Many physicists today postulate the existence of multiple universes, even when sober. We used to live in a world of infinite possibilities. Now we live in an infinite number of worlds. India shines. Democracy thrives. The economy booms. A hundred flyovers bloom. This is not that India. If you see your picture here one day, don’t worry. That’s not you.
The Information Technology Act was put together after the Government of India discovered the internets in the year 2000. They had suspected its existence for some time, but it was confirmed after a special task force was sent to the UK to study Sir Timothy Berners-Lee. Not wishing to fall behind China, the Indian government then quickly put together a law to guide citizens in cyber space. Since the law was put together in a hurry, the language is slightly loose, and suggests that causing ‘annoyance’ or ‘inconvenience’ could be major crimes.
In a recent interview, noted poet and Union Minister Kapil Sibal, who looks for cartoons of Sonia Gandhi in his spare time, said that ‘we would have to see the law in action to understand whether it was working or not’. Based on the evidence so far, this is what we can see :
1) No one can pretend to be Manmohan Singh, except Manmohan Singh.
2) If a suspected rapist is a minister, and lives in Kerala, he should be treated with the utmost sensitivity. Offenders will be subjected to love sonnets by Shashi Tharoor.
3) No type of Chidambaran should be mentioned.
4) Jokes about Mamata Banerjee should not be made, however funny they may seem at the time (whether online or offline, this is generally inadvisable)
5) It is positively forbidden to suggest that anyone in Bombay is scared of being attacked by the Shiv Sena. Failure to comply could lead to attacks by the Shiv Sena.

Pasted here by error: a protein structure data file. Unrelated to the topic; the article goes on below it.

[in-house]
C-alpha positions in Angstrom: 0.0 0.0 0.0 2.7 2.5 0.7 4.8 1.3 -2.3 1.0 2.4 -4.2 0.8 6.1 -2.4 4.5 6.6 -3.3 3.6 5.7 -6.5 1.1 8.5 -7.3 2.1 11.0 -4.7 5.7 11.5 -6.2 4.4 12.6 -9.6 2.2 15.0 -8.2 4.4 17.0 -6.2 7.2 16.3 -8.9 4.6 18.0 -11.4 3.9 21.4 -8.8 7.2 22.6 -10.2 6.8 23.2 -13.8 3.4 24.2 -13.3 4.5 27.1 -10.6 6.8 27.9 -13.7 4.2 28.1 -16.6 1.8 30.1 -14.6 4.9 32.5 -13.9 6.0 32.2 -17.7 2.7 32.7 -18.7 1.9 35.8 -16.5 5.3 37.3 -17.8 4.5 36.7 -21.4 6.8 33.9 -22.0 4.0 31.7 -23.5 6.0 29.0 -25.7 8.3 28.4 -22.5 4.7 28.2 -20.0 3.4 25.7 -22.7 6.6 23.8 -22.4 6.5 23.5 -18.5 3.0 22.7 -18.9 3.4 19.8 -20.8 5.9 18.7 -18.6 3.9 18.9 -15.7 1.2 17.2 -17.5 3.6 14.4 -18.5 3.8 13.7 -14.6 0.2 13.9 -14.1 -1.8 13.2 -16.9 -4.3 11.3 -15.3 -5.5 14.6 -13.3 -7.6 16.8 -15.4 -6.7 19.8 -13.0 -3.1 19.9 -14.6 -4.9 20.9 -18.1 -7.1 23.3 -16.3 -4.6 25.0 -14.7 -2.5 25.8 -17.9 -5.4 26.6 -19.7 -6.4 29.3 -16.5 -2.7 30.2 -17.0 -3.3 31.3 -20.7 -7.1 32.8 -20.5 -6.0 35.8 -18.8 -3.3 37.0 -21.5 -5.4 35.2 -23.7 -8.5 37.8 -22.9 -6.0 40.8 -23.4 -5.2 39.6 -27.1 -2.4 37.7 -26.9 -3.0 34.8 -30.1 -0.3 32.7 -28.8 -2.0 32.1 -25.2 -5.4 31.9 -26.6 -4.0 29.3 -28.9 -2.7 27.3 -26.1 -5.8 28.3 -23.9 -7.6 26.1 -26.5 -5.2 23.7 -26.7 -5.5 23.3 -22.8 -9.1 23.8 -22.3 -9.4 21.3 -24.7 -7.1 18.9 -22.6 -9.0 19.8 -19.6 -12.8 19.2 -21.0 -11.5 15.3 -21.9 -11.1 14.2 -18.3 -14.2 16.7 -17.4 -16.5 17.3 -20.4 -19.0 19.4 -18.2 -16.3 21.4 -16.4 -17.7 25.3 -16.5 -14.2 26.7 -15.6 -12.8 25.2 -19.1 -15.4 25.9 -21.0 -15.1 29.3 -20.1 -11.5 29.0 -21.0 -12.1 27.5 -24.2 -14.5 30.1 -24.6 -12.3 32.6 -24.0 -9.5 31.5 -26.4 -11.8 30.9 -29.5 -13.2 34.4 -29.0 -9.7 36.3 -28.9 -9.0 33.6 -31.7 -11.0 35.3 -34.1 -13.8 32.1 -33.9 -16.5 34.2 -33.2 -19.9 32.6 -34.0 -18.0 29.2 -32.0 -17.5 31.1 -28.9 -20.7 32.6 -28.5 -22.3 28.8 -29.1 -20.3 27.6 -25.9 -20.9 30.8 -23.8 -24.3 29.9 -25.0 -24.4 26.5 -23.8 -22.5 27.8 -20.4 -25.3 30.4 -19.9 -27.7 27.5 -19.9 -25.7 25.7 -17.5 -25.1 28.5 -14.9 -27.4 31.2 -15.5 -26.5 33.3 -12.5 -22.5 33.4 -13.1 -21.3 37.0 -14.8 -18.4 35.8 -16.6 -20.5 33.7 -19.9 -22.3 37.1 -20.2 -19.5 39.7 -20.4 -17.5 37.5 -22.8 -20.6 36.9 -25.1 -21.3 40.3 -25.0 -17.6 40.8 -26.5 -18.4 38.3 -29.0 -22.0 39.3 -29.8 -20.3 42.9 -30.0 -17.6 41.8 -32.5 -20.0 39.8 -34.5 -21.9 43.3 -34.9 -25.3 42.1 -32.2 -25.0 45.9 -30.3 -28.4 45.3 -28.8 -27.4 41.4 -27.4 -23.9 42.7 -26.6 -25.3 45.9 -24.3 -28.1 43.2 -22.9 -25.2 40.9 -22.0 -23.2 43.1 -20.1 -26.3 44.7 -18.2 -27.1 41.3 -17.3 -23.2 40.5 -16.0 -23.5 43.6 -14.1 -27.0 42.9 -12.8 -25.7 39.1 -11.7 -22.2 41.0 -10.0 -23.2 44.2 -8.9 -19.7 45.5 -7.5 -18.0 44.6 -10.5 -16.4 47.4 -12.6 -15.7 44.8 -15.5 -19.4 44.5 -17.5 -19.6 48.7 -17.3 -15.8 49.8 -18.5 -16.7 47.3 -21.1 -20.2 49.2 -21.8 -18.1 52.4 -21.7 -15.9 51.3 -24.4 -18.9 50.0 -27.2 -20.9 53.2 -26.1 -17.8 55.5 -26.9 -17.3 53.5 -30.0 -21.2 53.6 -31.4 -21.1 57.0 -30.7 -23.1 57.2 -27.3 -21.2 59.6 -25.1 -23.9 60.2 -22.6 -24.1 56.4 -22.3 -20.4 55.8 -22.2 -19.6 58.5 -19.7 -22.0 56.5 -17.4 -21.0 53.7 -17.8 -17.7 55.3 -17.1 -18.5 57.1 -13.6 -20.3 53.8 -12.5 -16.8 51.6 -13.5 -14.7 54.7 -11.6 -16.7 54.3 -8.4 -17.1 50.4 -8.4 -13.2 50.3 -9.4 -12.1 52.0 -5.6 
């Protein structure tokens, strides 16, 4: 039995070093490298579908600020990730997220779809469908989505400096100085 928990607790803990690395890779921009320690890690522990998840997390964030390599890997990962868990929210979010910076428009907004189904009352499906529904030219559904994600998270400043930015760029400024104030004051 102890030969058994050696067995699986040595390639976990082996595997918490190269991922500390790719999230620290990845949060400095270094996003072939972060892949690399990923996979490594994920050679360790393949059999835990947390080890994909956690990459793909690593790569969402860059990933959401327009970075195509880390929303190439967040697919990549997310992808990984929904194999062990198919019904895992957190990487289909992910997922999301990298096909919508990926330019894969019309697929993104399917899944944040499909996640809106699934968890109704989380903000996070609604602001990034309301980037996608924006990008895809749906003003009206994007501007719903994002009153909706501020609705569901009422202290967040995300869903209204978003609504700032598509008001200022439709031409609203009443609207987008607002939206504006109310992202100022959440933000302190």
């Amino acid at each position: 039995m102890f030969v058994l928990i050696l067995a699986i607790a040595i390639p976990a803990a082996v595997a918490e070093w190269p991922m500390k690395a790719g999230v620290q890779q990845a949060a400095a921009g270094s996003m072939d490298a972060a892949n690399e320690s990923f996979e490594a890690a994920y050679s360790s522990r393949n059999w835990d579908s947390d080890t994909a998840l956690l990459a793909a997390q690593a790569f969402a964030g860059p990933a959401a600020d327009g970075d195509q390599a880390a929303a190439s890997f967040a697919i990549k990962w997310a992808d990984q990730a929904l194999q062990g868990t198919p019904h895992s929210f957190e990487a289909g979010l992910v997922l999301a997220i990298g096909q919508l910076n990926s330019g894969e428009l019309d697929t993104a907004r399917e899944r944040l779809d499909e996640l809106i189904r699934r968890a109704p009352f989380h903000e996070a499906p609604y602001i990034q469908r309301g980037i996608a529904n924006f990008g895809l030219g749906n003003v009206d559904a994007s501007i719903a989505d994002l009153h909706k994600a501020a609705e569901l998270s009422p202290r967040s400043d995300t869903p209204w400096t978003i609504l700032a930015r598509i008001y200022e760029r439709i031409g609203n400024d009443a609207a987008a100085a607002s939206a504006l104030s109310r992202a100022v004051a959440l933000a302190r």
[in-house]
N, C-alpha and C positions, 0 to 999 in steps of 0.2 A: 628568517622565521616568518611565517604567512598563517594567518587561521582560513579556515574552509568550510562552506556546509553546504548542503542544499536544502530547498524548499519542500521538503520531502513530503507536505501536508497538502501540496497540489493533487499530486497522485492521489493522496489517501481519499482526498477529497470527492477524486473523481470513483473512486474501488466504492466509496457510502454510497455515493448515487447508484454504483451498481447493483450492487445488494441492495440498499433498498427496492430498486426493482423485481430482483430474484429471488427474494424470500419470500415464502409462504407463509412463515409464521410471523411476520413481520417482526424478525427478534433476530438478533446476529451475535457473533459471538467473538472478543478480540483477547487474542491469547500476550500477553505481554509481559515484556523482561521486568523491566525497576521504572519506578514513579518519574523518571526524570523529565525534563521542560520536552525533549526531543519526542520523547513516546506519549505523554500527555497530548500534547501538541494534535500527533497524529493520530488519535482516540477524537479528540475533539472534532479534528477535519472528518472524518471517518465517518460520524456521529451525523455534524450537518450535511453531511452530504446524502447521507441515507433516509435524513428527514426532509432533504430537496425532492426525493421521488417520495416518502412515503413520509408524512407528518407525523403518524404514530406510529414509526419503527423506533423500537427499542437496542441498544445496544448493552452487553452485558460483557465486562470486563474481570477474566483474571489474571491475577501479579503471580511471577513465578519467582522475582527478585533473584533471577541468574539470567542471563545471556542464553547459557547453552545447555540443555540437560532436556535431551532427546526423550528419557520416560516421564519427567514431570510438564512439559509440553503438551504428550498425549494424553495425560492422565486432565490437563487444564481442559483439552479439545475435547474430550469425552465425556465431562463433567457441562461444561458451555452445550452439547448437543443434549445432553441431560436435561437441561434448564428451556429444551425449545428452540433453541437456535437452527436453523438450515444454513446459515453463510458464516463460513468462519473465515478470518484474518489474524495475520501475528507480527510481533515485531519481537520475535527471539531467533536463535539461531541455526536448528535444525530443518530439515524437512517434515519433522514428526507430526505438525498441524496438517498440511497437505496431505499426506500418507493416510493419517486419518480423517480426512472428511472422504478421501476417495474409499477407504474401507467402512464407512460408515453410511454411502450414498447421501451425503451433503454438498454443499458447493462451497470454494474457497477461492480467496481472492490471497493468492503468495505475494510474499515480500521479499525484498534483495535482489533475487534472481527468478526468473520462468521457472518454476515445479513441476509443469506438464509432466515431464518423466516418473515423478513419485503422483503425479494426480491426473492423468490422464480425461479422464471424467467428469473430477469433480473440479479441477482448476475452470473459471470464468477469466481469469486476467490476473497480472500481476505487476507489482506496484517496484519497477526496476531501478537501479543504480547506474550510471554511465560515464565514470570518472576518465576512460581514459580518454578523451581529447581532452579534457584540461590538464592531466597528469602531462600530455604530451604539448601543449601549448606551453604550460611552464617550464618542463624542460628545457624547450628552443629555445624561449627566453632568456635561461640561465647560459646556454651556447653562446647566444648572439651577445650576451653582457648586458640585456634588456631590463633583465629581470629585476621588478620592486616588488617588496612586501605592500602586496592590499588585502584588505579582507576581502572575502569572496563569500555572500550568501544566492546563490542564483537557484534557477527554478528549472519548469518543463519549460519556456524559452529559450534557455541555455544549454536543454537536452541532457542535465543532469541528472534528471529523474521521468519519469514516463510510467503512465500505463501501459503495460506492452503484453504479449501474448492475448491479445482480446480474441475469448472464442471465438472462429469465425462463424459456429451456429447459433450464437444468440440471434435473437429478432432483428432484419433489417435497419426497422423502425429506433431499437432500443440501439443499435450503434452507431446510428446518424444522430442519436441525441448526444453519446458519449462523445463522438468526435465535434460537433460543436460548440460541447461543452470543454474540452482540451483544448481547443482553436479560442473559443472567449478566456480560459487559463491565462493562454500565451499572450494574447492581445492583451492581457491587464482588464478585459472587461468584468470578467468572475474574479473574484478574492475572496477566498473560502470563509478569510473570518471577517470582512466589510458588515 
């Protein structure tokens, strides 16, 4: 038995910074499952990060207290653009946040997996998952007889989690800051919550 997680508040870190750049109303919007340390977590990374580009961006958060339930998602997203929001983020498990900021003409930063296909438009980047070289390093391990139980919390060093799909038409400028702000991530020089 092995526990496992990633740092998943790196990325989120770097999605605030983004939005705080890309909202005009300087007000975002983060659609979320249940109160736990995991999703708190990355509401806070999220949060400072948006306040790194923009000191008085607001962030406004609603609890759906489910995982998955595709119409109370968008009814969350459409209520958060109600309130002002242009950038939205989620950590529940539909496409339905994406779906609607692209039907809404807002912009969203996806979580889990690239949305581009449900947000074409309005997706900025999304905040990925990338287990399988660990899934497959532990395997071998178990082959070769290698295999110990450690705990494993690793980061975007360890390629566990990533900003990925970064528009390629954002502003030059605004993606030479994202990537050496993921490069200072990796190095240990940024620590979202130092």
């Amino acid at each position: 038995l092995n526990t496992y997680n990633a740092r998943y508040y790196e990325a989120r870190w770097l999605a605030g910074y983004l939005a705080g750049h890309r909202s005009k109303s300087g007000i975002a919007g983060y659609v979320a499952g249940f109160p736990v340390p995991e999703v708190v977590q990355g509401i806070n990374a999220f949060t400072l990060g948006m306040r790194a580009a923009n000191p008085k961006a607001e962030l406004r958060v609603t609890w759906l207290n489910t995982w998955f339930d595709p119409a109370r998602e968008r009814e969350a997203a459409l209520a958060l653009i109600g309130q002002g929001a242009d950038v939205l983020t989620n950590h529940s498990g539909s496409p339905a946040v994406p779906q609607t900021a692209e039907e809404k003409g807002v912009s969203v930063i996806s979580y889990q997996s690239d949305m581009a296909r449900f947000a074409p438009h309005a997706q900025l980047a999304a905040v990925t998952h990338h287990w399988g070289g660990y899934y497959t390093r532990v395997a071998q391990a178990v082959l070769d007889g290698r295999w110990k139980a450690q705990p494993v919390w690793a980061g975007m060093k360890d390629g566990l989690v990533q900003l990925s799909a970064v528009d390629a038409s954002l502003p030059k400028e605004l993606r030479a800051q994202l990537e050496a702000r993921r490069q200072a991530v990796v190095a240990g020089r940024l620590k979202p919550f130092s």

6) In general, this law has seen widespread use in the state of Maharashtra, most notably in the case of two Air India employees who were jailed for 12 days for inconveniencing the NCP, a wholly owned subsidiary of Sharad Pawar.
Has the government taken any action post these arrests? We are pleased to report that it has. As per an order issued in January, the police cannot arrest anybody without authorization from an Inspector-General. This means that we should not mock people who have Inspector-Generals on speed dial (e.g. Karti Chidambaran).
The other common factor in each of the above events is that the victims are all VIPs. The government will shortly be issuing a list of VIPs who should not be annoyed, as a guideline for the public. A list of approved tweets is also being generated. While it is yet to be released, our sources are able to confirm that, post scrutiny by the competent authority, three of the approved messages are as follows :
In sum, while the actual nature of this crime is yet to be defined, there is no doubt that it is a grave one. The maximum penalty is three years, compared to two years for causing death due to negligence. This means that annoying Karti Chidambaran is 50% more heinous than causing the death of an ordinary human being, such as you. The next time you feel the urge to be funny at his expense, we recommend that you write it down on a small slip of paper and pass it around. This is much safer than Facebook or Twitter, and in cases of arrest, the evidence can always be swallowed.